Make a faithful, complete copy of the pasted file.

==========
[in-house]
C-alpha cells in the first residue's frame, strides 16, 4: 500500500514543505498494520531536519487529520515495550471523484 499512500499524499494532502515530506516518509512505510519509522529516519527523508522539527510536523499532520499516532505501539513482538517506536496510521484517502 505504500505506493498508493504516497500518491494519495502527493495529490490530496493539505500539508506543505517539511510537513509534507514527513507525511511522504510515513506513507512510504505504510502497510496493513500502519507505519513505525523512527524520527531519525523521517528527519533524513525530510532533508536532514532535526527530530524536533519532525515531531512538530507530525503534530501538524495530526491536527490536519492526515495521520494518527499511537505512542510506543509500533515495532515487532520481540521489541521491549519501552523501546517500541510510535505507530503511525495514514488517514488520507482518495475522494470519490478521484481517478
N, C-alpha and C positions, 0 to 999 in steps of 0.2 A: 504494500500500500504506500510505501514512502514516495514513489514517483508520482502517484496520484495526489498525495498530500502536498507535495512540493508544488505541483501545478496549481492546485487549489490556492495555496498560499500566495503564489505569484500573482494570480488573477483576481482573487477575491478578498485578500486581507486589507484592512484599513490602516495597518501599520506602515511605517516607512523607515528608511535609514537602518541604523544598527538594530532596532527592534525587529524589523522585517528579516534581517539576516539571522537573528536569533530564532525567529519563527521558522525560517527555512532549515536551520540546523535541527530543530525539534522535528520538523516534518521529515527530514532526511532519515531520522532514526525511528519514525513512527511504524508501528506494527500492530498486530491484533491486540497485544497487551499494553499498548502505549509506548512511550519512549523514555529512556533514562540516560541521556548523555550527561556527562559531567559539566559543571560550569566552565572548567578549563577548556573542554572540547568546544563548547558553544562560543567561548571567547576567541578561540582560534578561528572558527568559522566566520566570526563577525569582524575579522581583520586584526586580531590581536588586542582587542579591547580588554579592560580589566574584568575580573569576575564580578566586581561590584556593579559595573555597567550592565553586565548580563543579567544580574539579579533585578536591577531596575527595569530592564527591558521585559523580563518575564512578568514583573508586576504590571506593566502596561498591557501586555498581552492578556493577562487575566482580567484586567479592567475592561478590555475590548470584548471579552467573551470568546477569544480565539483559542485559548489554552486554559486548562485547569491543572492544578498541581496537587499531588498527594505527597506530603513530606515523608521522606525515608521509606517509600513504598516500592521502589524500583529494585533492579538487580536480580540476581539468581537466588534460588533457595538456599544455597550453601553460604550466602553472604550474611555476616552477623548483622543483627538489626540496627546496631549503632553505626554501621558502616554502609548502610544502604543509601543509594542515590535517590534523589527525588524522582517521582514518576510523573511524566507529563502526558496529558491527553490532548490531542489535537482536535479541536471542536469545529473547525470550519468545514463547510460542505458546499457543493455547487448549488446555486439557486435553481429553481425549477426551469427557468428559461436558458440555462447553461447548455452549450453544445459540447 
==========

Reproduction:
[in-house]
C-alpha cells in the first residue's frame, strides 16, 4: 500500500514543505498494520531536519487529520515495550471523484 499512500499524499494532502515530506516518509512505510519509522529516519527523508522539527510536523499532520499516532505501539513482538517506536496510521484517502 505504500505506493498508493504516497500518491494519495502527493495529490490530496493539505500539508506543505517539511510537513509534507514527513507525511511522504510515513506513507512510504505504510502497510496493513500502519507505519513505525523512527524520527531519525523521517528527519533524513525530510532533508536532514532535526527530530524536533519532525515531531512538530507530525503534530501538524495530526491536527490536519492526515495521520494518527499511537505512542510506543509500533515495532515487532520481540521489541521491549519501552523501546517500541510510535505507530503511525495514514488517514488520507482518495475522494470519490478521484481517478
N, C-alpha and C positions, 0 to 999 in steps of 0.2 A: 504494500500500500504506500510505501514512502514516495514513489514517483508520482502517484496520484495526489498525495498530500502536498507535495512540493508544488505541483501545478496549481492546485487549489490556492495555496498560499500566495503564489505569484500573482494570480488573477483576481482573487477575491478578498485578500486581507486589507484592512484599513490602516495597518501599520506602515511605517516607512523607515528608511535609514537602518541604523544598527538594530532596532527592534525587529524589523522585517528579516534581517539576516539571522537573528536569533530564532525567529519563527521558522525560517527555512532549515536551520540546523535541527530543530525539534522535528520538523516534518521529515527530514532526511532519515531520522532514526525511528519514525513512527511504524508501528506494527500492530498486530491484533491486540497485544497487551499494553499498548502505549509506548512511550519512549523514555529512556533514562540516560541521556548523555550527561556527562559531567559539566559543571560550569566552565572548567578549563577548556573542554572540547568546544563548547558553544562560543567561548571567547576567541578561540582560534578561528572558527568559522566566520566570526563577525569582524575579522581583520586584526586580531590581536588586542582587542579591547580588554579592560580589566574584568575580573569576575564580578566586581561590584556593579559595573555597567550592565553586565548580563543579567544580574539579579533585578536591577531596575527595569530592564527591558521585559523580563518575564512578568514583573508586576504590571506593566502596561498591557501586555498581552492578556493577562487575566482580567484586567479592567475592561478590555475590548470584548471579552467573551470568546477569544480565539483559542485559548489554552486554559486548562485547569491543572492544578498541581496537587499531588498527594505527597506530603513530606515523608521522606525515608521509606517509600513504598516500592521502589524500583529494585533492579538487580536480580540476581539468581537466588534460588533457595538456599544455597550453601553460604550466602553472604550474611555476616552477623548483622543483627538489626540496627546496631549503632553505626554501621558502616554502609548502610544502604543509601543509594542515590535517590534523589527525588524522582517521582514518576510523573511524566507529563502526558496529558491527553490532548490531542489535537482536535479541536471542536469545529473547525470550519468545514463547510460542505458546499457543493455547487448549488446555486439557486435553481429553481425549477426551469427557468428559461436558458440555462447553461447548455452549450453544445459540447 